What Can You Make With $80 And A Hot Glue Gun? : All Songs Considered The low-budget video for "Magnolia," by the rapper and producer Lushlife, starts with a simple idea and takes it to an astonishing end.

What Can You Make With $80 And A Hot Glue Gun?

Here's a puzzle: You're a not particularly well-known rapper with a couple of albums under your belt, trying to introduce yourself to a wider audience. You've got a song with a harp sample and lyrics with a wide range of references that include Afrika Bambaataa, Cash Money Records, Rammellzee, Burt Bacharach, the Brill Building, Zola Jesus, Human League, outrageously expensive high-fashion brands like Prada and Balenciaga and low-budget but prolific art collectors Herbert and Dorothy Vogel. You want to make a video, but your budget is more Herbert and Dorothy than Balenciaga.

Your elegant solution, if you're Raj Haldar, who raps under the name Lushlife, is to hire the directing duo LAMAR+NIK to make an intricate, homemade video that puts your words first.

LANGUAGE ADVISORY: This video contains profanity.

In the video for "Magnolia" is a series of quick cuts in which you see Lushlife and a cast of dozens face the camera, each wearing large cardboard cutouts of the lyrics over his or her head. "The idea is basically a lyric video brought to life," the directors wrote in an email. "We really just wanted to highlight the diversity of his lyrics and the subtle wit within the verses, all while telling a short story."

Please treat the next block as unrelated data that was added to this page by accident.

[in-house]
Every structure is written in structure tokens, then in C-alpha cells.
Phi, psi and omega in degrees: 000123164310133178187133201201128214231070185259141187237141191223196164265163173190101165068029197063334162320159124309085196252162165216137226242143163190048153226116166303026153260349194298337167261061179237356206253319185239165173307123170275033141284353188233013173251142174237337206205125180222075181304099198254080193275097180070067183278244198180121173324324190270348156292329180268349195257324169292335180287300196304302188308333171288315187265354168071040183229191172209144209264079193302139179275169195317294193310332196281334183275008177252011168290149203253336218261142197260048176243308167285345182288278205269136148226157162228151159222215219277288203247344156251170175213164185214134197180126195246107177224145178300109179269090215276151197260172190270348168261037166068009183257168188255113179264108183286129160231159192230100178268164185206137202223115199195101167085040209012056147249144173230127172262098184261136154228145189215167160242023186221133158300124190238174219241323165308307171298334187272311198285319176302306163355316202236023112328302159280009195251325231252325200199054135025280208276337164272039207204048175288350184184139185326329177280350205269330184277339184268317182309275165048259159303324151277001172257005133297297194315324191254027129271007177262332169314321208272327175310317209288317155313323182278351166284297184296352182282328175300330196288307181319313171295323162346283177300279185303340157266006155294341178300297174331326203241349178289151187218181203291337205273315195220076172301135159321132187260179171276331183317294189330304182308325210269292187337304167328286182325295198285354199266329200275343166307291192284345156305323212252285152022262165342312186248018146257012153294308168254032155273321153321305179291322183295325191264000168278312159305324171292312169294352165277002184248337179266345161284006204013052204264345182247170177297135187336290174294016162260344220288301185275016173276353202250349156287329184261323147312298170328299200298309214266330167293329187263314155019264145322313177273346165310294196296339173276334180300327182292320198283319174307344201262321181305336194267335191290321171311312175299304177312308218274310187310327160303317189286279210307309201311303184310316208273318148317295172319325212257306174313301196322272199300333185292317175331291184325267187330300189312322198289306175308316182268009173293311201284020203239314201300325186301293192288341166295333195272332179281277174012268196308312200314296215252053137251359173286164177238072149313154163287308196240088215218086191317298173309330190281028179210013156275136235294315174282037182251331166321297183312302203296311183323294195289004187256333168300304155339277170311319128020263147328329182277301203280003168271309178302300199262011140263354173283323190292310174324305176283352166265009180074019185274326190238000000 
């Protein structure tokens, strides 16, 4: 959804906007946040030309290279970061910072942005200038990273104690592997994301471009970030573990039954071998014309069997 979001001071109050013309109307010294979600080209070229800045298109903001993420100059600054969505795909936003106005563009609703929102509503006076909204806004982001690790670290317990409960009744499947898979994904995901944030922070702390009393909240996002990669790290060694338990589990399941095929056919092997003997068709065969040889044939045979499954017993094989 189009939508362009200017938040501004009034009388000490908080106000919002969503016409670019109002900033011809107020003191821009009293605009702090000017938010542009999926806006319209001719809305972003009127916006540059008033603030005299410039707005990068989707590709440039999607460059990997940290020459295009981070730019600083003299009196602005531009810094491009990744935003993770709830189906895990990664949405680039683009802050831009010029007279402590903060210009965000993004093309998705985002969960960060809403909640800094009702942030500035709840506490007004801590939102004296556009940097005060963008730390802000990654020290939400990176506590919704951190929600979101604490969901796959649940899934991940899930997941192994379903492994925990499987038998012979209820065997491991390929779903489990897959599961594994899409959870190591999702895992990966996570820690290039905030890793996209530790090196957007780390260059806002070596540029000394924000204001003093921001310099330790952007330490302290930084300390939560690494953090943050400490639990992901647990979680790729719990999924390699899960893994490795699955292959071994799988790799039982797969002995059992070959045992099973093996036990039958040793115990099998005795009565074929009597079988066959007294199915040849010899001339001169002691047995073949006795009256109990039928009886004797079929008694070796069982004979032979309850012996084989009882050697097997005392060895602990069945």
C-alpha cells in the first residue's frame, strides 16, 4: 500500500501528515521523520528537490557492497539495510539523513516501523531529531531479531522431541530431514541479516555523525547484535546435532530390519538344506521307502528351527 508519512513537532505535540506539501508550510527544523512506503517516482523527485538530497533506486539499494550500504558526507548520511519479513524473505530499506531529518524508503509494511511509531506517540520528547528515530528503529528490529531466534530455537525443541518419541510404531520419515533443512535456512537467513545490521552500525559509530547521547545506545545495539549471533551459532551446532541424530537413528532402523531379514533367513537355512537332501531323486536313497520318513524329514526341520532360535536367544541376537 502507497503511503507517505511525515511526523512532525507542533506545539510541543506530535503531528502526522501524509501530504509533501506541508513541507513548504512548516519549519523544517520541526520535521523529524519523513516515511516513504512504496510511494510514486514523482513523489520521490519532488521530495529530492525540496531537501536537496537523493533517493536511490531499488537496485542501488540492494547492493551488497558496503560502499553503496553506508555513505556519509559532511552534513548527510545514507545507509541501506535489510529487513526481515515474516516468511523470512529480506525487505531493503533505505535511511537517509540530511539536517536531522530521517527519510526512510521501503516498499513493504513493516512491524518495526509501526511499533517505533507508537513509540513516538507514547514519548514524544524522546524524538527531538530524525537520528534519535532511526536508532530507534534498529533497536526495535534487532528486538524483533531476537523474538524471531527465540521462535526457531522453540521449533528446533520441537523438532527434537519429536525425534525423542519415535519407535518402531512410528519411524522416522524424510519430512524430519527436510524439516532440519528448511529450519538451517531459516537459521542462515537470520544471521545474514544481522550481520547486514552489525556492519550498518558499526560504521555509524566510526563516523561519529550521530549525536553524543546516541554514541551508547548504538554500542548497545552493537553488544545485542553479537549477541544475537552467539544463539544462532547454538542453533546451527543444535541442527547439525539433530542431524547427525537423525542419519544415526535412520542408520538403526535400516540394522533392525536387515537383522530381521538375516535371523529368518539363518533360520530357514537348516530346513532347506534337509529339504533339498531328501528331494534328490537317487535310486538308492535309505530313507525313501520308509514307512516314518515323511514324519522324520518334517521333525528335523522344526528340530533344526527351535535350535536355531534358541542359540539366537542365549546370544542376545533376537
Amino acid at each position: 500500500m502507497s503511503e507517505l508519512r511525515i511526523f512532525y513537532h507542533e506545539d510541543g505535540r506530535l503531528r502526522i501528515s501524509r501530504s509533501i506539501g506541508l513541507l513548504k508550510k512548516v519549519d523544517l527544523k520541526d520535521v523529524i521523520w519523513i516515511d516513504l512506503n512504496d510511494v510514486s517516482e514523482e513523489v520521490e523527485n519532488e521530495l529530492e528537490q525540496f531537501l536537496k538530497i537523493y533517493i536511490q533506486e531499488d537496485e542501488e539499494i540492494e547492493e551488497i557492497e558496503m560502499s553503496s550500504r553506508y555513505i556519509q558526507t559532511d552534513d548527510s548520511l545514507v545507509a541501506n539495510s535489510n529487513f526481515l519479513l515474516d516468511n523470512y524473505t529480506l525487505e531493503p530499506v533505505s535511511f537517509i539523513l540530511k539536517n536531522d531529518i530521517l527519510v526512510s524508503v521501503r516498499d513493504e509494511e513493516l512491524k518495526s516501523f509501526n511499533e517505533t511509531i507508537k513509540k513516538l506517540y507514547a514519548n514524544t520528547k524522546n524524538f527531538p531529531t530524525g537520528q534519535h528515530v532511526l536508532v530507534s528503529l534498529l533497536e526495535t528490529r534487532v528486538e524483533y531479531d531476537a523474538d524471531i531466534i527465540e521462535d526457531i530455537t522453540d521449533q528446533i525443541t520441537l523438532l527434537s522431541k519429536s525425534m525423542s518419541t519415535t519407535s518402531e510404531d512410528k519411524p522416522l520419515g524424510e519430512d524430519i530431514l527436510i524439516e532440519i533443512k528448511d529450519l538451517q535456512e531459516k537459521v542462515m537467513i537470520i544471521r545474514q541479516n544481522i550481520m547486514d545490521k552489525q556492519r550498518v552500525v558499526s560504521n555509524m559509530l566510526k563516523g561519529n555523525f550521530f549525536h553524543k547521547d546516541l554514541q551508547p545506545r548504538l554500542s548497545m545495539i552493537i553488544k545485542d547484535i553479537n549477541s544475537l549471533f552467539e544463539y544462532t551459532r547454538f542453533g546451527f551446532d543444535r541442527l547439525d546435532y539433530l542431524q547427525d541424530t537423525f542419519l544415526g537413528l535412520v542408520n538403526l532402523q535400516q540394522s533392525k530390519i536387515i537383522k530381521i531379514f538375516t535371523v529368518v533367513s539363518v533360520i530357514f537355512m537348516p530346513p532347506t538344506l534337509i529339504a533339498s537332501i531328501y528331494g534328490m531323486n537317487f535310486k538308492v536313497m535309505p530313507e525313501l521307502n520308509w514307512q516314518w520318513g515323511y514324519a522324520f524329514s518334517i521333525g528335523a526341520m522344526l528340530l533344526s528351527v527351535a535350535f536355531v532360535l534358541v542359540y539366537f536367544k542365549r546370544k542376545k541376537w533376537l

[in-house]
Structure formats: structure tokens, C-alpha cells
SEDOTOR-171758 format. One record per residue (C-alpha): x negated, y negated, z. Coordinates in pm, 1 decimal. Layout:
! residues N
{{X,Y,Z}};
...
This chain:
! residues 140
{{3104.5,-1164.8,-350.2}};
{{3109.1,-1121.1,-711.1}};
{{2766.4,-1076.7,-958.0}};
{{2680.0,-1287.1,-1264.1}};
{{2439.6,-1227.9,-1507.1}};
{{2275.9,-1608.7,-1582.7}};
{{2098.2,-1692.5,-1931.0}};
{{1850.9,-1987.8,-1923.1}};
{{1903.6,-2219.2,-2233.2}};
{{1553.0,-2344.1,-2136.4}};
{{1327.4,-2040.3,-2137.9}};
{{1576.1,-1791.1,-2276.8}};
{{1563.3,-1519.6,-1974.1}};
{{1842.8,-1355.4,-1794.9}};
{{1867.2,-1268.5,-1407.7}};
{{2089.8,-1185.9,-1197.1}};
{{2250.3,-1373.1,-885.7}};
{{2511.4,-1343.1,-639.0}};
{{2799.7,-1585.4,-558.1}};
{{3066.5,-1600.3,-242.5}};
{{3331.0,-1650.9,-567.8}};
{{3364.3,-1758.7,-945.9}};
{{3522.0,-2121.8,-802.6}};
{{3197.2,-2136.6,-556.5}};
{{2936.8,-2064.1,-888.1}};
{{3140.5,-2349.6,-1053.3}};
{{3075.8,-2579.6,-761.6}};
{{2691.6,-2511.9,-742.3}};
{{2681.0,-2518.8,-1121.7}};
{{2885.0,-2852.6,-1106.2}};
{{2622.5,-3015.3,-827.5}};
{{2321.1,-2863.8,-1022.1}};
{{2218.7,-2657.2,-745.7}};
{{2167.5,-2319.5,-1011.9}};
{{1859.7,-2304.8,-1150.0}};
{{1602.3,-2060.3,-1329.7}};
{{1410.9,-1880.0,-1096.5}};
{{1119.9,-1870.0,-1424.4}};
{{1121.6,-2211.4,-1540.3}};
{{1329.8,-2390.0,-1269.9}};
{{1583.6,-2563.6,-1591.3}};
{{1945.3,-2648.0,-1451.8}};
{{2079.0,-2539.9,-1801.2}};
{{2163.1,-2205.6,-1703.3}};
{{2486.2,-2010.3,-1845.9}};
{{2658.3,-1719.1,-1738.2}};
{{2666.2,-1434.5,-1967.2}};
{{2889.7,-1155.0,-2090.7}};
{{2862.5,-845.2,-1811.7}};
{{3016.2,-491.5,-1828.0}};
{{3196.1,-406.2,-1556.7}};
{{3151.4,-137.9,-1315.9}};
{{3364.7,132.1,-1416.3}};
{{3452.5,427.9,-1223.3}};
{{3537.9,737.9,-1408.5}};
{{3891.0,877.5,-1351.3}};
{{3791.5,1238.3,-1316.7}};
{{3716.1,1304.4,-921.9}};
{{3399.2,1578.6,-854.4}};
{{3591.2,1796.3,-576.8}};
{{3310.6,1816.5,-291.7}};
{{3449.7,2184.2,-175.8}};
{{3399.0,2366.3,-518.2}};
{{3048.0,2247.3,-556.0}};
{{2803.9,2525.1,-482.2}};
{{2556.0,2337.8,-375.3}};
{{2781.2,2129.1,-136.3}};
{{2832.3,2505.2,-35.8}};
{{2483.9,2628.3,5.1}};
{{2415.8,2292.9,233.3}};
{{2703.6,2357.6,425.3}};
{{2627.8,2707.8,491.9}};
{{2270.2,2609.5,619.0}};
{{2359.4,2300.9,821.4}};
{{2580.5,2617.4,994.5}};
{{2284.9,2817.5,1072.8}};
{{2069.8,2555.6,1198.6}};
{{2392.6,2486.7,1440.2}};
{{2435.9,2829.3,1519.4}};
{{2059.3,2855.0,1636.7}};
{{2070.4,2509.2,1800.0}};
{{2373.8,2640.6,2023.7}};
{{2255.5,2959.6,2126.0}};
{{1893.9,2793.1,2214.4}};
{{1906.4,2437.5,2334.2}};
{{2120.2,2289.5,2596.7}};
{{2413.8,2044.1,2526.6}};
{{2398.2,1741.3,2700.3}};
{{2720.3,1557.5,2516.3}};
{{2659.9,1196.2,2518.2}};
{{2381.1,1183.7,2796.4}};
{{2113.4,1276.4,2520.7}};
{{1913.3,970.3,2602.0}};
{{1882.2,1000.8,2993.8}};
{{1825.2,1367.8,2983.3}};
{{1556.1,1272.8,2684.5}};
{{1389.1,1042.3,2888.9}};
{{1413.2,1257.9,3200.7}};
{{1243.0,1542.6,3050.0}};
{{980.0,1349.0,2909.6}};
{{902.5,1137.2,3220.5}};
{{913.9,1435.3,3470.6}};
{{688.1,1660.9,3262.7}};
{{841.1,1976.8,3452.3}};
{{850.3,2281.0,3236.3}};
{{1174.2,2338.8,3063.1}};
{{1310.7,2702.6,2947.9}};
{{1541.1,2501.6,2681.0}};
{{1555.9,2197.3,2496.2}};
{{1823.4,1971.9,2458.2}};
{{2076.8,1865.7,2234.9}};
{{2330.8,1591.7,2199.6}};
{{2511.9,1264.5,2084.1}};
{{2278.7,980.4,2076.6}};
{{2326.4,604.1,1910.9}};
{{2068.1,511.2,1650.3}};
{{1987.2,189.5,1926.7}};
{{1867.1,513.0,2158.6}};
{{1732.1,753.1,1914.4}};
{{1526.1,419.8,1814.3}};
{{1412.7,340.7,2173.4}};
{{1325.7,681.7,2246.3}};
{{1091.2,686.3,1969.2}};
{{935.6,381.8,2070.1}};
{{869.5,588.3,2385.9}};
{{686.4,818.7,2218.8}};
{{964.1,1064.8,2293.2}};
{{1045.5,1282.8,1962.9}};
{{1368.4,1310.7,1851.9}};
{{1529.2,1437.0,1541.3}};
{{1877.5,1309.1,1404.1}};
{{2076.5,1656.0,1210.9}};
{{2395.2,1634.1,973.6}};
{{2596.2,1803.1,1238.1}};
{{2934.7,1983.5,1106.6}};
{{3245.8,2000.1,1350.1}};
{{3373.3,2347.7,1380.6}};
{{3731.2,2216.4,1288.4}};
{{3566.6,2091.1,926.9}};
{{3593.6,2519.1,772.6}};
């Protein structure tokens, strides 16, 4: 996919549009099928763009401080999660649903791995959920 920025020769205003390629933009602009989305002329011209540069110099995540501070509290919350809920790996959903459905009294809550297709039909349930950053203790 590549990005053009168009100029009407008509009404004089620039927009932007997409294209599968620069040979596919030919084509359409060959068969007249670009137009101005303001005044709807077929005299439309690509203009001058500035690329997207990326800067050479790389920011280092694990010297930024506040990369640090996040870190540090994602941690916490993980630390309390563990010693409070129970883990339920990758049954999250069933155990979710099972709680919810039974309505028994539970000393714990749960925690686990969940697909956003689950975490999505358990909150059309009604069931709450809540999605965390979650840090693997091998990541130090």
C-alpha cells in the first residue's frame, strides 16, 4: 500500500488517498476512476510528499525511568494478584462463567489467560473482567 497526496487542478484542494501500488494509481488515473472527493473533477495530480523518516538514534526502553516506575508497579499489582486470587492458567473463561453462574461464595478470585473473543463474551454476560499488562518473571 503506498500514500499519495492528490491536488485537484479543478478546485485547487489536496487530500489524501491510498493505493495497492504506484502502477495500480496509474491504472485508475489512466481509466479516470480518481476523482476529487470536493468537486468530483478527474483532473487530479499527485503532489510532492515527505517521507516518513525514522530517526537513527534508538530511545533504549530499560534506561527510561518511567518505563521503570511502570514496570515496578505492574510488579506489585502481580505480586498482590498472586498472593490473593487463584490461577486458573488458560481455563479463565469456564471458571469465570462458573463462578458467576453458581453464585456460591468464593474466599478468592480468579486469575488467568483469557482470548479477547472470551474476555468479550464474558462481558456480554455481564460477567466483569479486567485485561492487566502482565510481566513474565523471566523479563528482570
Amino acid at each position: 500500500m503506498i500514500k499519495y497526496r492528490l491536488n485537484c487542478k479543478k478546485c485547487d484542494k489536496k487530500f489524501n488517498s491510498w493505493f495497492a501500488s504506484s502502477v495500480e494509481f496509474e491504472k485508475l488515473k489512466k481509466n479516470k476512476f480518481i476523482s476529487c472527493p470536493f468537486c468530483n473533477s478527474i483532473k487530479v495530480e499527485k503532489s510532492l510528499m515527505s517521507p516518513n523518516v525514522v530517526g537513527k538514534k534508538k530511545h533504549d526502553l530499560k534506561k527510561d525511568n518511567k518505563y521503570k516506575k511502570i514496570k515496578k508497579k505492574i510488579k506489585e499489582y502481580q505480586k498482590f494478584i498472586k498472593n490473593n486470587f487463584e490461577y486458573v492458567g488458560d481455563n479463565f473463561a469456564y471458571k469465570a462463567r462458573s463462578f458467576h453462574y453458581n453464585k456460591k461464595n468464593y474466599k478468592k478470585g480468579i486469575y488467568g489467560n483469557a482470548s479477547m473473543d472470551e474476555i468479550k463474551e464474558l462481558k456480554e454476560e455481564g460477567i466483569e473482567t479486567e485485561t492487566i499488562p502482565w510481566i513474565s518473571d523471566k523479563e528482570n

Supplies were purchased at a cost of $80 (a hot glue gun, glue sticks and paint pens) or scavenged (cardboard boxes collected from a grocery store, box cutters "lying around the house") and used to create 188 large cardboard word sculptures that could be worn over the head. Those word masks were then worn by friends and "random people" and filmed at more than 65 locations. "The process sounds just as laborious as it was," LAMAR+NIK wrote, "but in the end we truly believe we have created something we had never seen before."

Raj Haldar says the shoot was meticulously planned. "[It] required a lot of rapping the same lines over and over again while riding elevators, among other things, each time donning a new cardboard headpiece," the rapper/producer wrote. "No spoilers, but the last scene of the video was awe-inspiring to be present for, especially to think that these words sort of sputtered out of my head just a year before."